Thursday, March 22, 2018

bird project

While I am not a serious birder, I do enjoy bird watching. Whether at National Wildlife Refuges, National Parks, or any place I travel or hike, I look for birds.

I have attempted to paint birds over the years, but felt frustrated by the outcomes of my efforts. I even dedicated a sketchbook to bird sketches, only to give up after about 12 pages.

Finally, I tore some scraps of paper into squares and rectangles no larger than 7" on a side. And I started to paint small watercolor bird sketches.

This female cardinal sketch is #18 in the project.  The sketches are for sale, unframed. Contact me if you might be interested and I will send you images of what is available.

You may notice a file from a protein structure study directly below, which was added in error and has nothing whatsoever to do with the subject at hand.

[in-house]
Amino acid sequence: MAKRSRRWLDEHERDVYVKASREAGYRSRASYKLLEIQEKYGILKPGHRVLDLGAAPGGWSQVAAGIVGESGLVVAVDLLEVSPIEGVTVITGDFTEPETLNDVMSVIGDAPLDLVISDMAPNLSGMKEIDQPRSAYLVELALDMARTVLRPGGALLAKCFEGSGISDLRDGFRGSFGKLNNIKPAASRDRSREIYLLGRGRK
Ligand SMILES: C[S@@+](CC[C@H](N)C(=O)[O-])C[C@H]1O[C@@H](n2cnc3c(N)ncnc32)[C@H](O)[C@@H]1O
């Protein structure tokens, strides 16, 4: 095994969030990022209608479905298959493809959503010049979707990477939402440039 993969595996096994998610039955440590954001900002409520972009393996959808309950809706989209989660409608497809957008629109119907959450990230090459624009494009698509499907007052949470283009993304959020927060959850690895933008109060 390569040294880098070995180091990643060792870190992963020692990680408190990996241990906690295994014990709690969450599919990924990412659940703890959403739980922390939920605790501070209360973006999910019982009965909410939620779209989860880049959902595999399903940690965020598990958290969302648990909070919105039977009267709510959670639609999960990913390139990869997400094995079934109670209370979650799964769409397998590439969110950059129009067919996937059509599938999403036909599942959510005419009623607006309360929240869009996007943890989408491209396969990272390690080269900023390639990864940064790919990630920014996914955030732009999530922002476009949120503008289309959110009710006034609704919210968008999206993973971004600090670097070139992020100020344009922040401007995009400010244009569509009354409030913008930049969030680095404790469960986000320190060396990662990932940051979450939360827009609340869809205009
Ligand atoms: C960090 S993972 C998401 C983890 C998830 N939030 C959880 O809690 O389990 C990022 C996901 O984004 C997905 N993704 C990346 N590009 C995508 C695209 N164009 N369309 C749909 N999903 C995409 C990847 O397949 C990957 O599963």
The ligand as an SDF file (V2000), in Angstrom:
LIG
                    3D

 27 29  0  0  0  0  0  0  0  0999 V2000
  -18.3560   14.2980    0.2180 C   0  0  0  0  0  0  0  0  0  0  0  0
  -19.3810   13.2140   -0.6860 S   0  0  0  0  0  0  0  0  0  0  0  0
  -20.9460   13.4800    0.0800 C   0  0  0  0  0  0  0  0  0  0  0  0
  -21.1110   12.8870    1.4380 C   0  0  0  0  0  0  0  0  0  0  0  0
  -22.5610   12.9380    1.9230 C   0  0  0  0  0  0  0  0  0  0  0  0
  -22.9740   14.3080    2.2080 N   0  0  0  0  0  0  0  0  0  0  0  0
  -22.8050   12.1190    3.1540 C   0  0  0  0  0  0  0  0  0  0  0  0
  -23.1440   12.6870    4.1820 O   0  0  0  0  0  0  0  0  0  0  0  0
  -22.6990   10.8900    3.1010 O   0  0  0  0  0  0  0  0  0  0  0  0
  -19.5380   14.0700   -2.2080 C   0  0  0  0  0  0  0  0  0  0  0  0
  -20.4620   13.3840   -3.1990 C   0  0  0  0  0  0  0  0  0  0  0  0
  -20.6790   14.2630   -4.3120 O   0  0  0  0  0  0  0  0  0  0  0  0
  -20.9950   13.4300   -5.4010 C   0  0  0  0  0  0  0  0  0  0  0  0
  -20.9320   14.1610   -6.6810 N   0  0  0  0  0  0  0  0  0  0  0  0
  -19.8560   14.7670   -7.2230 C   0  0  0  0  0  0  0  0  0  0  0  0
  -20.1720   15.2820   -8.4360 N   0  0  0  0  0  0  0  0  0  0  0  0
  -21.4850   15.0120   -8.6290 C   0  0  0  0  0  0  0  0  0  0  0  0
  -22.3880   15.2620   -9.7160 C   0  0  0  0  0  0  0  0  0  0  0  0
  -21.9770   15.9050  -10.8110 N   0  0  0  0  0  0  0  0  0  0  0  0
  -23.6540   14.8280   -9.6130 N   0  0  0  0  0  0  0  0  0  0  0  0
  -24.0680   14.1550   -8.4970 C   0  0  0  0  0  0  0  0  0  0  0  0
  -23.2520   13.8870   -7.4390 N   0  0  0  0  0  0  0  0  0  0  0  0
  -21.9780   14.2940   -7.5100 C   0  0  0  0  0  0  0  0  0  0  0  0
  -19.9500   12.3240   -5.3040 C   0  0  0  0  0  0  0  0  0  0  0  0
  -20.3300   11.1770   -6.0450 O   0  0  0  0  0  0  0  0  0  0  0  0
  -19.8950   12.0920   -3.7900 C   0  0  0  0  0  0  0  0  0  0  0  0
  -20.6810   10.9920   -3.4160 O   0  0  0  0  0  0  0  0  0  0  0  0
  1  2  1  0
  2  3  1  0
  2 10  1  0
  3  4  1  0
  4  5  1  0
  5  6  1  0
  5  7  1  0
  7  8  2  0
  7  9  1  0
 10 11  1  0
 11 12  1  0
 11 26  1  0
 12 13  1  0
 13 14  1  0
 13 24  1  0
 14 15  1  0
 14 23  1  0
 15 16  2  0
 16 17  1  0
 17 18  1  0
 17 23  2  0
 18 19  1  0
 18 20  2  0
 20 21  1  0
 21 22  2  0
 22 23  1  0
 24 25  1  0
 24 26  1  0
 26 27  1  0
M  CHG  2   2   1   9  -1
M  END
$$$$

Cattle Egrets are smaller than their Great Egret cousins. I was lucky to witness hundreds of these birds at the Sonny Bono Salton Sea National Wildlife Refuge. #9 Cattle Egret is still available.

When I started this project, I focused on the basic shape of the bird head and body. As I got more comfortable with the subject, I took more care with color and form. Some sketches use ink line to help delineate shapes. Others rely on value and color.

An all white bird presents its own challenges. How to describe shape within such a high key value scale? In this case, I used a very light blue to help show the forms.

#13 Bunting. The more I looked at birds, the more I cared about looking at their eyes. How does the light hit the eye, what color is the eye, how does the eye relate to the rest of the head. I want to capture that feeling of looking at the bird and being seen by the bird. Both.

Birding, or more casual bird watching, makes me feel more connected to my environment. It enriches my time outdoors. How about you?

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